Integrating Gender in Medical Education: A Guide for Medical Teachers of Obstetrics & Gynaecology on the MBBS Course

The Maharashtra University of Health Sciences has taken an important step towards gender mainstreaming and gender sensitisation by suggesting gender-integrated modules in the existing MBBS curriculum. The MBBS is the Bachelor of Medicine/Bachelor of Surgery degree, the primary medical degree. This is part of a larger project on “Integrating Gender into Medical Education” under the aegis of Maharashtra University of Health Sciences by the Directorate of Medical Education and Research, and the Centre for Enquiry into Health and Allied Themes (CEHAT), with support from UNFPA. The modules were tested in three of the seven medical colleges of Maharashtra. Medical educators are currently being trained to use these modules.

CEHAT has been working on the issue of women and health since its inception. It has been able to generate critical evidence in policy, programmes and practice. It has also been at the forefront in policy and legal advocacy on the issues of access to abortion services, gender insensitivity in healthcare responses to violence against women and sex selection/determination. The work also involved gender sensitisation of health care providers and has been ongoing. A common issue that emerged was the need to impact the medical curriculum and make it gender sensitive so that doctors are sensitive to gender concerns when they enter the field.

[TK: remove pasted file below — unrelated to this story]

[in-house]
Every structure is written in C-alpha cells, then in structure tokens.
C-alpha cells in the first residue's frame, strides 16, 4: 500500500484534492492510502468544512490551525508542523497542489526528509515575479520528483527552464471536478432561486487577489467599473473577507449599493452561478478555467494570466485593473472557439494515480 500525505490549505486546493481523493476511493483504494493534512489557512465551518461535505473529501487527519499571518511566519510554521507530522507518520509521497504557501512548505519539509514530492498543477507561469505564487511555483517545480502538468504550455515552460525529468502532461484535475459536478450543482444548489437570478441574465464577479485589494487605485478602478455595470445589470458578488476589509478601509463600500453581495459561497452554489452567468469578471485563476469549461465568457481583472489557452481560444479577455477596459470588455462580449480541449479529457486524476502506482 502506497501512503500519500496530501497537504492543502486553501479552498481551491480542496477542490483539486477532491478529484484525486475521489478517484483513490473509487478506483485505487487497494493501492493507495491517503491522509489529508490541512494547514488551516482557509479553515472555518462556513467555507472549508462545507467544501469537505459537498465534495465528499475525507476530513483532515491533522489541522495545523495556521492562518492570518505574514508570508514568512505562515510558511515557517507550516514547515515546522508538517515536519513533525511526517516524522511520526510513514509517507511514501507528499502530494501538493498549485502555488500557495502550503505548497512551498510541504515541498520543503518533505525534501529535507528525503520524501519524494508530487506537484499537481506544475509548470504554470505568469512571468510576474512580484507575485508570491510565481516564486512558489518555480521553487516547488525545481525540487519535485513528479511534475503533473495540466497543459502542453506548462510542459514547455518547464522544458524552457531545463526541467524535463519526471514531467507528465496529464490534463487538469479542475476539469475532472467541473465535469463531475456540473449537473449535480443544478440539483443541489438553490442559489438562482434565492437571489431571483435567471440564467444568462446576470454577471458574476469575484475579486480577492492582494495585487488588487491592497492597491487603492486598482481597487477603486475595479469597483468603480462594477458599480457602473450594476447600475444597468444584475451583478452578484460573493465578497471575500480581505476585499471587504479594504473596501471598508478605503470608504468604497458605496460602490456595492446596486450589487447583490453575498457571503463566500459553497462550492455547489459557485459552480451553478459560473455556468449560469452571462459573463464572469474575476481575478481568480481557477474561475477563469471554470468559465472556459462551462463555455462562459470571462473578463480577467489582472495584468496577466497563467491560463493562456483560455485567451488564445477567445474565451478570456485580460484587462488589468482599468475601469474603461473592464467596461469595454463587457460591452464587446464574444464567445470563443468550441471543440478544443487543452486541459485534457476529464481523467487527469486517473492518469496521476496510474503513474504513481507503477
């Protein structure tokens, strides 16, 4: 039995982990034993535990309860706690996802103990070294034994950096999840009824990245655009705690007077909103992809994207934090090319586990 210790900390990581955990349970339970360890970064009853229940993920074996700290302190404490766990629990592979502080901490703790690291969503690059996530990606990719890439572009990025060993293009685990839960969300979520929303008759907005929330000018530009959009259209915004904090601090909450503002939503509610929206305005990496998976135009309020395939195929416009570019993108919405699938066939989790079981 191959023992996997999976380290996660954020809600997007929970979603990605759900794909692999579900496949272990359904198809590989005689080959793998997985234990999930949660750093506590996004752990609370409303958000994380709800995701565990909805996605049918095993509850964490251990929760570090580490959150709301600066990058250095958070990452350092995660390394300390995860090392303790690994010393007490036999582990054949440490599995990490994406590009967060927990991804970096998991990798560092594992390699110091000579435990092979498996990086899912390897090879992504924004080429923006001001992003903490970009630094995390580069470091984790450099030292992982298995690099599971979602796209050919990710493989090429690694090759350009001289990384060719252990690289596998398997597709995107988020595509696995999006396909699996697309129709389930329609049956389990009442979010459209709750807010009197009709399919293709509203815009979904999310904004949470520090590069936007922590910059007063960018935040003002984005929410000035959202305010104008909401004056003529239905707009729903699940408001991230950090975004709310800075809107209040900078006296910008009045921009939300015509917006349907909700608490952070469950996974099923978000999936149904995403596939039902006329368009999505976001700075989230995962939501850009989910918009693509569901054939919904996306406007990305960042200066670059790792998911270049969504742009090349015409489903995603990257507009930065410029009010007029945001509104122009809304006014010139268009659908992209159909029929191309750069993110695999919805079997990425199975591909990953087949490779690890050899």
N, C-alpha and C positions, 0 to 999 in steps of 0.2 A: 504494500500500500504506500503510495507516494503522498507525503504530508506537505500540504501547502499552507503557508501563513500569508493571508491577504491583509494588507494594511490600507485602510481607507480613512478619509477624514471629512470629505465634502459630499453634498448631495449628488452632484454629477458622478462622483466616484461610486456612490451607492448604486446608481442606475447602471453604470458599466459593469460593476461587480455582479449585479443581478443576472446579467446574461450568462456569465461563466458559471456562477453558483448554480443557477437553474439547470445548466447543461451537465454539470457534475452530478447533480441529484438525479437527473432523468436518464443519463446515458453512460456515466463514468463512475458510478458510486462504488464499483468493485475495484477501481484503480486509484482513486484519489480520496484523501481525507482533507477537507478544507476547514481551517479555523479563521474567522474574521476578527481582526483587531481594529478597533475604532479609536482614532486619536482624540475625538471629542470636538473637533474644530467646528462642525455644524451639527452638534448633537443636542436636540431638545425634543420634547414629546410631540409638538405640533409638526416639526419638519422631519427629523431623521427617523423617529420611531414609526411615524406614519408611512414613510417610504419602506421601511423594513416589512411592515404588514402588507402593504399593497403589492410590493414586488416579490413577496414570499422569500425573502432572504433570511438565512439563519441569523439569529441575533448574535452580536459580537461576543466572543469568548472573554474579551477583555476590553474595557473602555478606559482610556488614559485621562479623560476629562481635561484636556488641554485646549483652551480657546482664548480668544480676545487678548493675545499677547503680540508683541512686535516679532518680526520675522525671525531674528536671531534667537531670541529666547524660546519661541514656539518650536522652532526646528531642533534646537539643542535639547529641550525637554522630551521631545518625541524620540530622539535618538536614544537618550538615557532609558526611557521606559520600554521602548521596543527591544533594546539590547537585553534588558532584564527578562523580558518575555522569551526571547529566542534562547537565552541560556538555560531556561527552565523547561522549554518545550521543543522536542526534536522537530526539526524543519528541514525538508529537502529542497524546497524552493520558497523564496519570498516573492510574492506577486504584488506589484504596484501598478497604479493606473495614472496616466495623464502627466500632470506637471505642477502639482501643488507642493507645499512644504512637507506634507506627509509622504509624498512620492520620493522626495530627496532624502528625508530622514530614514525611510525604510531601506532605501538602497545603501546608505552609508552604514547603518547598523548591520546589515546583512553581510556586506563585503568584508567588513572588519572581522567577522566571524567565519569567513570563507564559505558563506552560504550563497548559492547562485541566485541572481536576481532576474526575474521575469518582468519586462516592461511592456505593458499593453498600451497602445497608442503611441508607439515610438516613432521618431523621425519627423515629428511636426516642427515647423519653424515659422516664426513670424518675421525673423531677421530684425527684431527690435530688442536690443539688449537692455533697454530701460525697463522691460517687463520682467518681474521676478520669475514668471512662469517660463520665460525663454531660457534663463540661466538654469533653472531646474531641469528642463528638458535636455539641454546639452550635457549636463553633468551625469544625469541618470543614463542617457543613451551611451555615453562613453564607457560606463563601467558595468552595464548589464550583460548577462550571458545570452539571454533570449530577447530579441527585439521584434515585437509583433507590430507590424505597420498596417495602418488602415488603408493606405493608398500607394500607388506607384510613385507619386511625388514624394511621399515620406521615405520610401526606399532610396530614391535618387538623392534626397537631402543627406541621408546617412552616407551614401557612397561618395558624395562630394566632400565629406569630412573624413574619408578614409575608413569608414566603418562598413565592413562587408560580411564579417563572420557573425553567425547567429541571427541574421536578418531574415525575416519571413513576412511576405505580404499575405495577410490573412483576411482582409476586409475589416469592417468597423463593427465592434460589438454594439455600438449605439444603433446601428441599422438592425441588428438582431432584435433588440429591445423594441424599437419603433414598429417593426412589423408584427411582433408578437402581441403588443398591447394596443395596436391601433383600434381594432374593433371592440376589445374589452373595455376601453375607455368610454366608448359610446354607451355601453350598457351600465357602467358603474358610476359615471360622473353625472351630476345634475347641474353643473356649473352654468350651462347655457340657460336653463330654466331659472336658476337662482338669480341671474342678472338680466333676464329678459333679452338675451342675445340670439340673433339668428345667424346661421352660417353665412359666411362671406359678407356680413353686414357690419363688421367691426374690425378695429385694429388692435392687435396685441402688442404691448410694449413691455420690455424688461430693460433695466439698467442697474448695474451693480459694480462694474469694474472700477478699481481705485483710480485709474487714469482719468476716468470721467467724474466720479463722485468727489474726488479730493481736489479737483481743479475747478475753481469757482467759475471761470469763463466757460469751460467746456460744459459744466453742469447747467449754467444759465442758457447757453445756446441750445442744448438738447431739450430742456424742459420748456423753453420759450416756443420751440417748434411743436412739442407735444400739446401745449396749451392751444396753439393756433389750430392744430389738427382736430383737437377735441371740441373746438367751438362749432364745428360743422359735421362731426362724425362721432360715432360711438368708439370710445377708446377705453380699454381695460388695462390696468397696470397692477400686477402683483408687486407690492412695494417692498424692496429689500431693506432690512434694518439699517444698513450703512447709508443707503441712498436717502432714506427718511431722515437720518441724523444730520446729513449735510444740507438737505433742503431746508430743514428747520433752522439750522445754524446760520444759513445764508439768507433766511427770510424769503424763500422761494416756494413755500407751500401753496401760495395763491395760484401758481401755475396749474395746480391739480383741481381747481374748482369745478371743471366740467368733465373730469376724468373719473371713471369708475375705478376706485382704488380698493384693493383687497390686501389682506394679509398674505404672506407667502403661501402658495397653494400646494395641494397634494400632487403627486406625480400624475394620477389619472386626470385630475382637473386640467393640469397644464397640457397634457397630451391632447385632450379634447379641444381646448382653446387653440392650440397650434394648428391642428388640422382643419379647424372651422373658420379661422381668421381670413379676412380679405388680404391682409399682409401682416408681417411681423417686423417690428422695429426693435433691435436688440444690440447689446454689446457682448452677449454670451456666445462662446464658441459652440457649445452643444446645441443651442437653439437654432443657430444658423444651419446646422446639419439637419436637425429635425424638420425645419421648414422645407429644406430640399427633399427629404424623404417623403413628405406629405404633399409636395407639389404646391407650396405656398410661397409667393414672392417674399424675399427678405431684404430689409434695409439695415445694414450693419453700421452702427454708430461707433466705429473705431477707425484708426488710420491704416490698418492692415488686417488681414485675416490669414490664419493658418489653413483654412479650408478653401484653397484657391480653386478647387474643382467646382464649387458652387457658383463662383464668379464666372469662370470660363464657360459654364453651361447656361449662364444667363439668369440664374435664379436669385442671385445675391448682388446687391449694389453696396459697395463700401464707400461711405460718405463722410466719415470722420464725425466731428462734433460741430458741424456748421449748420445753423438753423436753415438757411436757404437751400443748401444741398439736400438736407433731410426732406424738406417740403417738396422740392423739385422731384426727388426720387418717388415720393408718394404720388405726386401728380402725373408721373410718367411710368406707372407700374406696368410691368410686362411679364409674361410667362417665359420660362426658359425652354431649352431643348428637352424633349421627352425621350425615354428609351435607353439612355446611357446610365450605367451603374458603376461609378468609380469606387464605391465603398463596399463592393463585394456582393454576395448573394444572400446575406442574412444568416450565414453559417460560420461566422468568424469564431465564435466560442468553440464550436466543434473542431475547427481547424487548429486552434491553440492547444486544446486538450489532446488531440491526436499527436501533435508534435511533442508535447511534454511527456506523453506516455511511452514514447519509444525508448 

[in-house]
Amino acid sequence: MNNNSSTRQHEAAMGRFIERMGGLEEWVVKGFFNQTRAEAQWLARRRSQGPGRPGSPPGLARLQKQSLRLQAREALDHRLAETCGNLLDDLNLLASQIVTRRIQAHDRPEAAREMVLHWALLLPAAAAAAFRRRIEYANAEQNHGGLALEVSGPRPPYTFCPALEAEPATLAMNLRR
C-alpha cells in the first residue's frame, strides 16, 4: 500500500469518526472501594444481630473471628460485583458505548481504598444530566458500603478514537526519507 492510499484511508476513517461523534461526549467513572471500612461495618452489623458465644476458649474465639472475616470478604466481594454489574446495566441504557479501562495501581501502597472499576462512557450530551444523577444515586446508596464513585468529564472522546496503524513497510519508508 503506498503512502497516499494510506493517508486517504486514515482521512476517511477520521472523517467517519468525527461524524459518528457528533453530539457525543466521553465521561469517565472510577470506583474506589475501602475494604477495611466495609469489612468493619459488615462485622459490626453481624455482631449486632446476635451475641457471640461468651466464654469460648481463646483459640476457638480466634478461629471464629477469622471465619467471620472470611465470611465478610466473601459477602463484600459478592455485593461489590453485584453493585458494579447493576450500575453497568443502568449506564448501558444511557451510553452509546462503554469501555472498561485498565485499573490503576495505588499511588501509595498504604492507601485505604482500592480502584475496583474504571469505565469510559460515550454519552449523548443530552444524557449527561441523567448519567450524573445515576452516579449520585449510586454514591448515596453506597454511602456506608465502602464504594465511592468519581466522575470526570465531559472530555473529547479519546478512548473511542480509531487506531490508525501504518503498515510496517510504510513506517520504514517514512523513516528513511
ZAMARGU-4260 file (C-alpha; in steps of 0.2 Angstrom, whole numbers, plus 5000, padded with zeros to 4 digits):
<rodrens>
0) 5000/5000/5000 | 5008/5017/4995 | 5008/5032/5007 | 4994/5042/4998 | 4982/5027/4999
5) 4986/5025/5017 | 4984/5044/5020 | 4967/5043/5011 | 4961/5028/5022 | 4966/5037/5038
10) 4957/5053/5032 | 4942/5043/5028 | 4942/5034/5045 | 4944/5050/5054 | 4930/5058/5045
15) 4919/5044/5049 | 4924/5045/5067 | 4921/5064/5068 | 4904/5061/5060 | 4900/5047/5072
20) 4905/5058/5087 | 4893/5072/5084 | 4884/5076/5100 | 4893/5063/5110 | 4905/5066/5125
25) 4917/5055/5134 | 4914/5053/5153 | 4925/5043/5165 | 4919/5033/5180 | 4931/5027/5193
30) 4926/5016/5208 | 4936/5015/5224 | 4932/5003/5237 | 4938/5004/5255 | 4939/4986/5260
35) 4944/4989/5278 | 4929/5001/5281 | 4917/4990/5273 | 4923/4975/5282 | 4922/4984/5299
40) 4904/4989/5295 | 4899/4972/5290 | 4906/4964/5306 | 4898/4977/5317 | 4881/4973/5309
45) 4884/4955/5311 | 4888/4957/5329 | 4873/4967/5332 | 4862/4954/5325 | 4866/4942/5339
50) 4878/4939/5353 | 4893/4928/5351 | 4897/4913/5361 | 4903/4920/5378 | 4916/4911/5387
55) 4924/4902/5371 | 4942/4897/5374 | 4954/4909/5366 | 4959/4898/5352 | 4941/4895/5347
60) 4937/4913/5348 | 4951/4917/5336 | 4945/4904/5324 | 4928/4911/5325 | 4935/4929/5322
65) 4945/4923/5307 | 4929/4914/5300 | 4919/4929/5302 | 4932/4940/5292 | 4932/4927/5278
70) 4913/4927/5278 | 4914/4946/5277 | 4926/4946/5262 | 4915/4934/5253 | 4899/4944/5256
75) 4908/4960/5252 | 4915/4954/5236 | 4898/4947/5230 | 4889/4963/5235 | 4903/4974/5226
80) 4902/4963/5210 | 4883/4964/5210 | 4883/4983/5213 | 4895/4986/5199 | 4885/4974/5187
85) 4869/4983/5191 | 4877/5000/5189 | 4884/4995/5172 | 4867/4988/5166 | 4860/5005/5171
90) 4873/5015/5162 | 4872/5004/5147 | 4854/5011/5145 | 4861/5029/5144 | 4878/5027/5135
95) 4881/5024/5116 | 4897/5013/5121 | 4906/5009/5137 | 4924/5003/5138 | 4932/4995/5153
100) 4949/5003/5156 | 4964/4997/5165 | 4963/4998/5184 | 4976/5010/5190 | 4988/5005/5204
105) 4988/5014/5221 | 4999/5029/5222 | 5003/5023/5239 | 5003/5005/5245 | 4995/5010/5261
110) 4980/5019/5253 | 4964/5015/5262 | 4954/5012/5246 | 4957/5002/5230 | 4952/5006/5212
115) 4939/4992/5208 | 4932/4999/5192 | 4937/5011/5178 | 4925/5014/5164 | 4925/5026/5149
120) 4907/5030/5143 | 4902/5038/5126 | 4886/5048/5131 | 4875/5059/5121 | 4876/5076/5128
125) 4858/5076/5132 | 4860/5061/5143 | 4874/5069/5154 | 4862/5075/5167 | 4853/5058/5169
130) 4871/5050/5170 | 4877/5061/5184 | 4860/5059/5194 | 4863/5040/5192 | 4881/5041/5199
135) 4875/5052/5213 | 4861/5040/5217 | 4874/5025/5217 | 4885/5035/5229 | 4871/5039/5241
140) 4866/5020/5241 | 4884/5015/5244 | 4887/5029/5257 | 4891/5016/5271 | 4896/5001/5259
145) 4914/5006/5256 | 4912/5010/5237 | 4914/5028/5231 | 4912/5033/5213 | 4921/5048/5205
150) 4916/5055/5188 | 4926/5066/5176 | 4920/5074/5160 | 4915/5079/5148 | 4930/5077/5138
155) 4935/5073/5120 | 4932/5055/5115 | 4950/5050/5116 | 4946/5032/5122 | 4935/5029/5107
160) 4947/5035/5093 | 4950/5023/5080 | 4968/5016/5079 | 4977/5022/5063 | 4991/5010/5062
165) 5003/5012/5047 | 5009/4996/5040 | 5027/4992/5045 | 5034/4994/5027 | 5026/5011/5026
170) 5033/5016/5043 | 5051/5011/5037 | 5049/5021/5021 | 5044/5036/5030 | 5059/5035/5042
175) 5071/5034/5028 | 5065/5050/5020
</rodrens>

In the Integrating Gender into Medical Education initiative, building on earlier experiences in India and abroad, CEHAT decided to work closely with medical professors across seven medical colleges in Maharashtra to train them as core faculty and bring about changes in the medical curriculum in consultation with them. This was probably the best strategy as once the 19 professors completed the GME training, they were able to identify the gender gaps for every lecture in the prescribed MBBS curriculum. Later, the CEHAT team along with the mentors and gender experts developed the gender content for each lecture. This was again reviewed by all the 19 trained faculty, mentors and gender experts.

The modules are supplementary efforts to the existing MBBS curriculum and are structured with key messages for medical educators and knowledge, skills and attitude changes expected in medical students. The section on content in the modules specifically provide examples of gender concerns related to health conditions and details of steps by which gender can be integrated into a specific medical topic. Each module has a list of resources which can be read by the educator at their convenience. Case studies, debates, group discussions have been included as participatory exercises to assist medical educators in engaging students on gender and health.

A total of 31 lectures covering seven semesters are listed in the table of contents. All aspects of sexual and reproductive health in obstetrics & gynaecology are covered. The abortion law of India and abortion in the first and second trimesters are the subject of lecture 18. The gender content added is “Right to choose continuation or discontinuation of pregnancy, difference between the MPT Act (abortion law) and PCPNDT Act (law against sex determination), and women-centred post-abortion contraceptive services. With Lecture 27 on drugs used in obstetric practice, the gender content added is to do with over-the-counter abortifacient drugs and reasons.

Lastly, the integration of gender in medical education has taken place for five other disciplines as well as obstetrics & gynaecology – for internal medicine, community medicine, forensics, toxicology, and psychiatry.

SOURCES: Sangeeta Rege, CEHAT, 29 November 2018 ; Integrating Gender in Medical Education, Obstetrics & Gynaecology MBBS Course, A Guide for Medical Teachers, 2017. ISBN: 978-81-89042-75-0.

To get a copy, write to the Centre for Enquiry into Health and Allied Themes at:

PHOTO: CEHAT website, Orientation to the Modules, 20-22 June 2018